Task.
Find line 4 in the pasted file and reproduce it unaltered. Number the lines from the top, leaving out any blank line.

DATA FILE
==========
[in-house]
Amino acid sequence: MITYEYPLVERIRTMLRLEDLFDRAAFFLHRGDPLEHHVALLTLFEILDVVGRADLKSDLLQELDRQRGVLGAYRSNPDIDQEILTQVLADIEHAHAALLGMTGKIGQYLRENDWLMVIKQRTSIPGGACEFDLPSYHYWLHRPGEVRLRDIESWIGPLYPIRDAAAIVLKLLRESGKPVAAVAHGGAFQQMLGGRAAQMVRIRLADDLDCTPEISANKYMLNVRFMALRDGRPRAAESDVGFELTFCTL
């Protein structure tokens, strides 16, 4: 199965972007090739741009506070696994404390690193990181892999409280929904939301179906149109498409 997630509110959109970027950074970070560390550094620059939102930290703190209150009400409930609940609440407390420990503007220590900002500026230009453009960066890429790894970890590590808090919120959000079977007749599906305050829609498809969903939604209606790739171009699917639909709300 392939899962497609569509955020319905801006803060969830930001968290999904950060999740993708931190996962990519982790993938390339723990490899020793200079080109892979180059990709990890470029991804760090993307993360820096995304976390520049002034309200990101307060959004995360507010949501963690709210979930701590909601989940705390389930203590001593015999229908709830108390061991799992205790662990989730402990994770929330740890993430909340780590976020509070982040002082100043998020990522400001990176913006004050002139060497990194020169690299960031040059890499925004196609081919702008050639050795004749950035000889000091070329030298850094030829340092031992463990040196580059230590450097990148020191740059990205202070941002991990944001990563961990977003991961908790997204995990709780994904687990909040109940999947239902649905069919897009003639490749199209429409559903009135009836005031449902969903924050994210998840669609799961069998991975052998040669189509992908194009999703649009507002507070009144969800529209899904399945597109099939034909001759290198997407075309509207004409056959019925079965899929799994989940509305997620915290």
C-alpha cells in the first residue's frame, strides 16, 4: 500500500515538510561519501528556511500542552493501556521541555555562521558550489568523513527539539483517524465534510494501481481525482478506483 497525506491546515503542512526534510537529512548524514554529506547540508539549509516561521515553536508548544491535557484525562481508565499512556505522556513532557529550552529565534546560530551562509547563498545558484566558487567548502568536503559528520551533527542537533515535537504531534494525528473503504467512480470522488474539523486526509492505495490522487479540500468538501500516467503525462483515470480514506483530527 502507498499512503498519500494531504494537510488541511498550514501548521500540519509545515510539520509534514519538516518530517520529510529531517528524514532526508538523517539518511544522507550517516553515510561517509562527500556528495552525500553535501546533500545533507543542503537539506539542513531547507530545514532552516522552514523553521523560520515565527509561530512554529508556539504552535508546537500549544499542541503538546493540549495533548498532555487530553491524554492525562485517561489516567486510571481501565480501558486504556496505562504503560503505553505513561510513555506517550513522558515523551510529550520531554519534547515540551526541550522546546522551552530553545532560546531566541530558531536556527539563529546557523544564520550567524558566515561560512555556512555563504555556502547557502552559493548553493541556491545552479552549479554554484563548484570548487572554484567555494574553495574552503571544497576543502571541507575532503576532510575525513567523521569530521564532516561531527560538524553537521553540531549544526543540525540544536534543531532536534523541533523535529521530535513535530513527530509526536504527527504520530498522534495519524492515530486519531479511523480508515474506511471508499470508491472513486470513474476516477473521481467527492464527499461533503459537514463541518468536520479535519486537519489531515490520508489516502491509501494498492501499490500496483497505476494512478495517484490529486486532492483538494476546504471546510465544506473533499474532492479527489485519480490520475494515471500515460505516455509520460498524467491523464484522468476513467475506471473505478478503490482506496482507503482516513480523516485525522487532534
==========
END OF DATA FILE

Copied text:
C-alpha cells in the first residue's frame, strides 16, 4: 500500500515538510561519501528556511500542552493501556521541555555562521558550489568523513527539539483517524465534510494501481481525482478506483 497525506491546515503542512526534510537529512548524514554529506547540508539549509516561521515553536508548544491535557484525562481508565499512556505522556513532557529550552529565534546560530551562509547563498545558484566558487567548502568536503559528520551533527542537533515535537504531534494525528473503504467512480470522488474539523486526509492505495490522487479540500468538501500516467503525462483515470480514506483530527 502507498499512503498519500494531504494537510488541511498550514501548521500540519509545515510539520509534514519538516518530517520529510529531517528524514532526508538523517539518511544522507550517516553515510561517509562527500556528495552525500553535501546533500545533507543542503537539506539542513531547507530545514532552516522552514523553521523560520515565527509561530512554529508556539504552535508546537500549544499542541503538546493540549495533548498532555487530553491524554492525562485517561489516567486510571481501565480501558486504556496505562504503560503505553505513561510513555506517550513522558515523551510529550520531554519534547515540551526541550522546546522551552530553545532560546531566541530558531536556527539563529546557523544564520550567524558566515561560512555556512555563504555556502547557502552559493548553493541556491545552479552549479554554484563548484570548487572554484567555494574553495574552503571544497576543502571541507575532503576532510575525513567523521569530521564532516561531527560538524553537521553540531549544526543540525540544536534543531532536534523541533523535529521530535513535530513527530509526536504527527504520530498522534495519524492515530486519531479511523480508515474506511471508499470508491472513486470513474476516477473521481467527492464527499461533503459537514463541518468536520479535519486537519489531515490520508489516502491509501494498492501499490500496483497505476494512478495517484490529486486532492483538494476546504471546510465544506473533499474532492479527489485519480490520475494515471500515460505516455509520460498524467491523464484522468476513467475506471473505478478503490482506496482507503482516513480523516485525522487532534